As with Froebel's presents and Montessori's sense material, these basic items are still loved today in maths classes around the globe and have even been cordially received by faculty. It would be boring, not a little carelessness, however, if we were only poetry about the story and development of wood toys.

During the second half of the twentieth millennium, innovation in the field of computer technologies (computers, robots, the Internet) and a stronger focus on the importance of a child's learning experienced the emergence of the learning game we know today. Beginning with Jean Piaget, the Suisse clinician who theorised that kids first need to build learning through "concrete surgeries" before switching to "formal surgeries.

Seymour Papert (who was to become the grand father of pedagogical programming) also inspire him to create his own education toys, which were marked by Piaget's constructionist approach. In Mindstorms, his phenomenonally powerful novel about the introduction of computational reasoning to kids, he named the tortoise an "object to think about".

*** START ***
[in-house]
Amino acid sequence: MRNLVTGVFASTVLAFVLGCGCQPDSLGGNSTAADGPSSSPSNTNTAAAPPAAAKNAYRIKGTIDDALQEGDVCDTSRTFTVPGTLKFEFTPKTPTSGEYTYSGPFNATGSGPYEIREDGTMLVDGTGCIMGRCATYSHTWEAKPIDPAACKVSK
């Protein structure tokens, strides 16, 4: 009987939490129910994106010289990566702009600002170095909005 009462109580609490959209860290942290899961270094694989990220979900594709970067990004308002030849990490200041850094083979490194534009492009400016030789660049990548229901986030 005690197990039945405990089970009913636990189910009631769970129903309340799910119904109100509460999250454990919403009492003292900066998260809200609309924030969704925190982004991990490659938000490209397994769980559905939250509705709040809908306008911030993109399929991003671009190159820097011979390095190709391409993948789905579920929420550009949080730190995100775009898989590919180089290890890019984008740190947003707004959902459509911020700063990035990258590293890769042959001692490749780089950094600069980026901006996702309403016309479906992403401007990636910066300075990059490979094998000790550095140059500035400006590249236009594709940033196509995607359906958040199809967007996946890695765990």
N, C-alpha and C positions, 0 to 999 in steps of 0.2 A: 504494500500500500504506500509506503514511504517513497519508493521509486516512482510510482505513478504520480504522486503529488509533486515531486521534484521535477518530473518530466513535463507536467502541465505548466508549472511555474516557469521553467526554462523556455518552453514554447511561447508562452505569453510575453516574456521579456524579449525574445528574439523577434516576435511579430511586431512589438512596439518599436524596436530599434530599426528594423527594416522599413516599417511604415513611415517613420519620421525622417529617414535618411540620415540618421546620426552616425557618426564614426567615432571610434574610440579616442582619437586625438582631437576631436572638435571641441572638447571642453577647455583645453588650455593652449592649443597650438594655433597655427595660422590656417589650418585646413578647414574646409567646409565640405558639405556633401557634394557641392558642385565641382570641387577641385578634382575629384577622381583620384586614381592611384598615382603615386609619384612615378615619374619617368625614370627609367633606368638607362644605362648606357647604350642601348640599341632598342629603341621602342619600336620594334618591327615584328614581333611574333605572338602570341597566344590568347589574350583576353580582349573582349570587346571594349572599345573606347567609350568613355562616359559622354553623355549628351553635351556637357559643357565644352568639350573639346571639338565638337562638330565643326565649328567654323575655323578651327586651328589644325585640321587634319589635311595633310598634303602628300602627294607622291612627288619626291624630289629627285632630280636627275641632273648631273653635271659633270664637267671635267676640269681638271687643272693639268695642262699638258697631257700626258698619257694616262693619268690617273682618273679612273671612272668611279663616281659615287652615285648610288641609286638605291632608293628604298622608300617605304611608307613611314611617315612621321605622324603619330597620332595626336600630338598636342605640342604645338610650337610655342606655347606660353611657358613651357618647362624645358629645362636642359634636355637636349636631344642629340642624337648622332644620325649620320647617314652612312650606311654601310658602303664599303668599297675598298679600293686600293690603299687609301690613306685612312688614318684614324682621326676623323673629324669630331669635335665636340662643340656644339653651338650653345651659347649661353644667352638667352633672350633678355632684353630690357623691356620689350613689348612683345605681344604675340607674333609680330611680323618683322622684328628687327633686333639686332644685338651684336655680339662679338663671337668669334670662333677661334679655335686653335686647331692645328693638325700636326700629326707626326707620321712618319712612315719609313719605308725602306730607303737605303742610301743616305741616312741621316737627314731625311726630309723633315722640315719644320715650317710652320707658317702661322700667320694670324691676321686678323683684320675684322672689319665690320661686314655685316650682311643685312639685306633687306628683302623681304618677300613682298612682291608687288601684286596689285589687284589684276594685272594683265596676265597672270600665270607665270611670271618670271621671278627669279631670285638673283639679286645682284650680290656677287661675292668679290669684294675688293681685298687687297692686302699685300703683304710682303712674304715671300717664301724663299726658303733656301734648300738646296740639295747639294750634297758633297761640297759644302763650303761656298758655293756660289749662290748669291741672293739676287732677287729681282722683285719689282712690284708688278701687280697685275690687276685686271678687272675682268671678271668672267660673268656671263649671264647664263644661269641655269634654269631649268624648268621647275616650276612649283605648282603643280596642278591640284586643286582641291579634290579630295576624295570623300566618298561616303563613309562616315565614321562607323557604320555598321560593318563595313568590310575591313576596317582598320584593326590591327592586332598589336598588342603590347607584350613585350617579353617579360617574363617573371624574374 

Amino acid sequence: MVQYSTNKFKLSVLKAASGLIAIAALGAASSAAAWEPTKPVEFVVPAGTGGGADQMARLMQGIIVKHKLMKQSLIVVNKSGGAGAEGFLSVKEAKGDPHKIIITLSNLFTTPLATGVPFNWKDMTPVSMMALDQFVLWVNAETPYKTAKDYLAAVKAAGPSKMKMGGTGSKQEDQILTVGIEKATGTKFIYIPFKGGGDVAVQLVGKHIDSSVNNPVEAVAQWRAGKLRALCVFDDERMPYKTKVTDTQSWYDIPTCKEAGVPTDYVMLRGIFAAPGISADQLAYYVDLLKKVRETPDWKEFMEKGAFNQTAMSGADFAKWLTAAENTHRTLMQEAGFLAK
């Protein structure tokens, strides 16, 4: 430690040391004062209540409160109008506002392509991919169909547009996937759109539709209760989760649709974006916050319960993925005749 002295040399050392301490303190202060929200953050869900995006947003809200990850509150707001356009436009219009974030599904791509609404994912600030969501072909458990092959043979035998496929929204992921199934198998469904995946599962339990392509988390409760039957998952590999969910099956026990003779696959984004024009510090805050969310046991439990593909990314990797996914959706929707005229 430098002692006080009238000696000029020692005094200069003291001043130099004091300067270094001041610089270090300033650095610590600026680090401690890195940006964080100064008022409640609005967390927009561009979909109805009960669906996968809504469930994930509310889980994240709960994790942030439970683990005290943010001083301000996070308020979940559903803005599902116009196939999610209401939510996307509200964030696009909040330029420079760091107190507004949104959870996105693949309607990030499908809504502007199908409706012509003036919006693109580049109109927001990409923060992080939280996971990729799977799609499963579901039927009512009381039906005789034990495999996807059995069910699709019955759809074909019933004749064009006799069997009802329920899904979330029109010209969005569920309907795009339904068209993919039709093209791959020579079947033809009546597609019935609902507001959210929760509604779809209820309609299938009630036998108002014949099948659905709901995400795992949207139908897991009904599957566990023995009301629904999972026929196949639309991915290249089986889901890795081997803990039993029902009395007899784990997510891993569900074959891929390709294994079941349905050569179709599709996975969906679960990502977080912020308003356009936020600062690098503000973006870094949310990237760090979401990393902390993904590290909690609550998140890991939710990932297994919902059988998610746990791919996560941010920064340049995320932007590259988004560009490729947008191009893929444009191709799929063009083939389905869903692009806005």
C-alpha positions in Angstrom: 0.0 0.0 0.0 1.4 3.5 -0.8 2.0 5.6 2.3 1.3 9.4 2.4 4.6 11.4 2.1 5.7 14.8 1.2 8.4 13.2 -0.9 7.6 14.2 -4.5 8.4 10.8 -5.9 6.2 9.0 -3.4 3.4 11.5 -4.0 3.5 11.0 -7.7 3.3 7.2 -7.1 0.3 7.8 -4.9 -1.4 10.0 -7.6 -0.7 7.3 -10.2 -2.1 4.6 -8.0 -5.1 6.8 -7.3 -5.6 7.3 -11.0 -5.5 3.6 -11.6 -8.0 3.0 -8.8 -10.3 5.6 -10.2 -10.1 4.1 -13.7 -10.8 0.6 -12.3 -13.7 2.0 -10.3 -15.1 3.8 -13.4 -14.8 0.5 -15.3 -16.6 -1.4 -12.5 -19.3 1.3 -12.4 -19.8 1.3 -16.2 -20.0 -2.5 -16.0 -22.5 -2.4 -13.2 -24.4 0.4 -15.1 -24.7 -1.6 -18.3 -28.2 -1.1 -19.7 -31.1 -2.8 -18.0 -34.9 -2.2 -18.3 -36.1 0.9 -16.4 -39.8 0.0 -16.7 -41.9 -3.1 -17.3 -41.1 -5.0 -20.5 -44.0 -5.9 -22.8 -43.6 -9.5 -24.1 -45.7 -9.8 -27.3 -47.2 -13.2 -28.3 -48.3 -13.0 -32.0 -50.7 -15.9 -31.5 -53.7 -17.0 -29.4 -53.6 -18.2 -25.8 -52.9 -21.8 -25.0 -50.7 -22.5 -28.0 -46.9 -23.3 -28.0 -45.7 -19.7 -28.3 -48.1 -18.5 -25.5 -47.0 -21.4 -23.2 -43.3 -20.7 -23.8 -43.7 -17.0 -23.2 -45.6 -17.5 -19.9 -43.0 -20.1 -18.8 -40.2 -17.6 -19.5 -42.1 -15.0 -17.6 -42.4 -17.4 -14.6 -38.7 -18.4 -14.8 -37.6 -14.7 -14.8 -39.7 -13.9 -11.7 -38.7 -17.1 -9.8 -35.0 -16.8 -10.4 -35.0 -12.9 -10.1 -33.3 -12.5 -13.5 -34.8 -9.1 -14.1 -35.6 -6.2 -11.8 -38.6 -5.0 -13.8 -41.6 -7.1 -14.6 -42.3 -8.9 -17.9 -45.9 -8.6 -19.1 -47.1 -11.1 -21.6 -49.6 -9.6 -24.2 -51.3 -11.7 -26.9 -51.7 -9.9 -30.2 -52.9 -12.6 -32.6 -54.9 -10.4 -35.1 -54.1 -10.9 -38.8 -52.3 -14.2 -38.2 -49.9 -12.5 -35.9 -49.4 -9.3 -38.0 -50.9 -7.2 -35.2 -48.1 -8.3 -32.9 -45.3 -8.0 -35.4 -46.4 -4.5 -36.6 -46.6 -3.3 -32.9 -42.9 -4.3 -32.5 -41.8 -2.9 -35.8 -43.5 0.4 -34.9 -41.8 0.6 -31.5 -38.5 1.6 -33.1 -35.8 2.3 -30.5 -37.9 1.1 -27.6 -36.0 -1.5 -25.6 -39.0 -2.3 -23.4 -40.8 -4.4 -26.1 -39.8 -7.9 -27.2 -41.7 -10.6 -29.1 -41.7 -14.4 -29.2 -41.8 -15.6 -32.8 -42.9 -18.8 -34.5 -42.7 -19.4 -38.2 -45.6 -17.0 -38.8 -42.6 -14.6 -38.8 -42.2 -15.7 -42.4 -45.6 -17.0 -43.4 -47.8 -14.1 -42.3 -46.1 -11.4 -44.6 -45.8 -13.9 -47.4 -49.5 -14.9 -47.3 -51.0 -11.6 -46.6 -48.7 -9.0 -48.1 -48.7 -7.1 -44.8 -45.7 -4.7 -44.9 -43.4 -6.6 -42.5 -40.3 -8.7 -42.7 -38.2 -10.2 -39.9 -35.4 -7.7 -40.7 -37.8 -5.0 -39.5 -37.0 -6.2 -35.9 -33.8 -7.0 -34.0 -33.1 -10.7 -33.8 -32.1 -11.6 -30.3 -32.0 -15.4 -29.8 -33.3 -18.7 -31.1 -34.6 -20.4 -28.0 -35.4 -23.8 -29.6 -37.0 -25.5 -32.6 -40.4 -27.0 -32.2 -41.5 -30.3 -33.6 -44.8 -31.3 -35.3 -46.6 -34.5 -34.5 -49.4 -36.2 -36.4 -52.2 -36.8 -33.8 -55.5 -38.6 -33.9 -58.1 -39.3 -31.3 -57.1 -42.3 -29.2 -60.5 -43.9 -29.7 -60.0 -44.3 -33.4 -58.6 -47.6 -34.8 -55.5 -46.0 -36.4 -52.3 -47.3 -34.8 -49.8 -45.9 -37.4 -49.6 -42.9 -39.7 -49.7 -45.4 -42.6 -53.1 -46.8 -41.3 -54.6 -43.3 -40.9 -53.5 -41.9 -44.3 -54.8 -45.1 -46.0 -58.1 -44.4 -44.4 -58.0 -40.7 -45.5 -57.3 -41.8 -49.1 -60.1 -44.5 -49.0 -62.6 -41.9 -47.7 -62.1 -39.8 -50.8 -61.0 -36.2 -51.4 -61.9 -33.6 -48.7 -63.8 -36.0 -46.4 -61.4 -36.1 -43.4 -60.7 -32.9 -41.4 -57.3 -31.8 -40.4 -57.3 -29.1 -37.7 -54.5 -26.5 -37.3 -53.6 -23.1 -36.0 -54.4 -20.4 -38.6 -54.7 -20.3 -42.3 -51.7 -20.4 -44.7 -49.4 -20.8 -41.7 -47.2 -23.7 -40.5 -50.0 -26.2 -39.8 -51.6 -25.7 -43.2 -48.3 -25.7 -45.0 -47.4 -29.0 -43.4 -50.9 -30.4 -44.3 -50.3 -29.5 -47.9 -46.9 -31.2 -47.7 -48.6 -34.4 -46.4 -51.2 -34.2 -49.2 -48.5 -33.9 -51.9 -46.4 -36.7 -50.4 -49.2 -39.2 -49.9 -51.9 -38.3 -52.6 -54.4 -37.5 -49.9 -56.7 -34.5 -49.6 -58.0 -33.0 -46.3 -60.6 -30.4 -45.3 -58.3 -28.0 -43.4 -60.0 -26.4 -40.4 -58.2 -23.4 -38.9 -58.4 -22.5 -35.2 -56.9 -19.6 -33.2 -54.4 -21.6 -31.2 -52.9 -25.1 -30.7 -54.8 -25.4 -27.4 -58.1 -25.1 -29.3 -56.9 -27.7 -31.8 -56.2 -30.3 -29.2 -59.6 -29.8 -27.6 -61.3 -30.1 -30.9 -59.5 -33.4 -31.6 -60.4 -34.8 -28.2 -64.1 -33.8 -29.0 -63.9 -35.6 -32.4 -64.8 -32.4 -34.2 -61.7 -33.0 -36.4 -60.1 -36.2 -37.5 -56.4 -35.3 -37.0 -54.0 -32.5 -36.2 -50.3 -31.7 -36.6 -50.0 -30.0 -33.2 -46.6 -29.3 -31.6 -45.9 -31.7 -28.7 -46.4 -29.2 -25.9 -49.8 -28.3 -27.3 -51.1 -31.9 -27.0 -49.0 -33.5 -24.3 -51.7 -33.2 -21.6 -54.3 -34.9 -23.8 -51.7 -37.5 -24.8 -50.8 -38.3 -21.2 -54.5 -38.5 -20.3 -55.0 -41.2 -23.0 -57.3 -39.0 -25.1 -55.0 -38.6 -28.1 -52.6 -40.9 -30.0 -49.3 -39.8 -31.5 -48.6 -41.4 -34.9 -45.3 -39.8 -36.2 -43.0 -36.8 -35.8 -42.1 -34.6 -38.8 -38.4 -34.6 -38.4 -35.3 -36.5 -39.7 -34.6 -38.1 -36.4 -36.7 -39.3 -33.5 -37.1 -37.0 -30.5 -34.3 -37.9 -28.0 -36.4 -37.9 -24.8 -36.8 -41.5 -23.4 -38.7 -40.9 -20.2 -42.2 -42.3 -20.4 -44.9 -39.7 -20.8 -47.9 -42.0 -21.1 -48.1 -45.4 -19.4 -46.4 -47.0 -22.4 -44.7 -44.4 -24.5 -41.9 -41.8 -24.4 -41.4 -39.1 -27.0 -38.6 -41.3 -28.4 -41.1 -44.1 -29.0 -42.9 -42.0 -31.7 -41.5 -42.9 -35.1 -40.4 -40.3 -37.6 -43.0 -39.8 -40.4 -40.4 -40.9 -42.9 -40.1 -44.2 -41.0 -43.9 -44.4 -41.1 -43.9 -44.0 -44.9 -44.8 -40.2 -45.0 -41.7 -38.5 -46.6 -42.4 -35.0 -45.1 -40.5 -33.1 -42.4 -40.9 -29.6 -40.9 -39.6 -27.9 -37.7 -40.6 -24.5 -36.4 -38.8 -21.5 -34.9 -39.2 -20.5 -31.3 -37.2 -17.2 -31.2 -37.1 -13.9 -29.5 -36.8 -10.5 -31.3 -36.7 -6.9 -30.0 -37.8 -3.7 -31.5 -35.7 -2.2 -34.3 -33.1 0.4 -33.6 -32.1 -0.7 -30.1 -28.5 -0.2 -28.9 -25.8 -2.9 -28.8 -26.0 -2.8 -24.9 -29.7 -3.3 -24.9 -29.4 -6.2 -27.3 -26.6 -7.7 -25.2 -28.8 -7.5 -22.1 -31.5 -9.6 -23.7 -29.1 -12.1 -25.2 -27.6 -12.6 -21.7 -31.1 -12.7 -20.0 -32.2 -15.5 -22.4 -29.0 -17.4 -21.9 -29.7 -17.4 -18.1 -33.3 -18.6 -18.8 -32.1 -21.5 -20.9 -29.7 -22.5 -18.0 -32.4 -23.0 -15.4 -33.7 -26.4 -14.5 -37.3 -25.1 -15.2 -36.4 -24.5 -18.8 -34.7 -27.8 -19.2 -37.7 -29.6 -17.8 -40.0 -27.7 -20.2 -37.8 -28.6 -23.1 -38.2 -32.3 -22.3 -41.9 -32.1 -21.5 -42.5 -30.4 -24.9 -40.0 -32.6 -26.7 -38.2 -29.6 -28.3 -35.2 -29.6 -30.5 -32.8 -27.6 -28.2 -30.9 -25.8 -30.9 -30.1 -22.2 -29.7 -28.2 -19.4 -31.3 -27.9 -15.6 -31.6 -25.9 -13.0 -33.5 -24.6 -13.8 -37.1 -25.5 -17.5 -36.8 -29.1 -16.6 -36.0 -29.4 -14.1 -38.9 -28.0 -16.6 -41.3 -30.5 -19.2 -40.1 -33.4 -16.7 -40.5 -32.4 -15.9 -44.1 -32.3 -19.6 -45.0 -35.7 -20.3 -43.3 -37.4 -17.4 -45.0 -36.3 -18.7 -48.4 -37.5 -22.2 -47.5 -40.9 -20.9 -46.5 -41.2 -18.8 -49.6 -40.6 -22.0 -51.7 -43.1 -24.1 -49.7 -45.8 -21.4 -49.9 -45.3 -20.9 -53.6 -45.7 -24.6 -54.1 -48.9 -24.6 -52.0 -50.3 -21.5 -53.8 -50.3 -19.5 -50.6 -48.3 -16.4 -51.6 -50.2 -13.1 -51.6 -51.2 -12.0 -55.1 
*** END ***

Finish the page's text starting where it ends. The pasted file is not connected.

When I first mention the logo turtle in a talk with a new boyfriend, coworker or old boyfriend, it is always a delight to see her eye glow. From 1967, a module experiment box aimed at introducing youngsters to the basics of electronics and science was marketed in the USA and Europe (where it was marketed as the Braun Lectron system).

The Lego Mindstorms were the first widely used and coveted toys to help children study with robotics - a phenomenon that will continue to grow as our global network grows. This audio textbook, published in 1999, helps children understand how to RE. Created by Leap Frog, and one of the 13 most powerful toys of ever in the history of entertainment by magazine Timé, it embodies a special kind of learning toys that became famous in the 90s.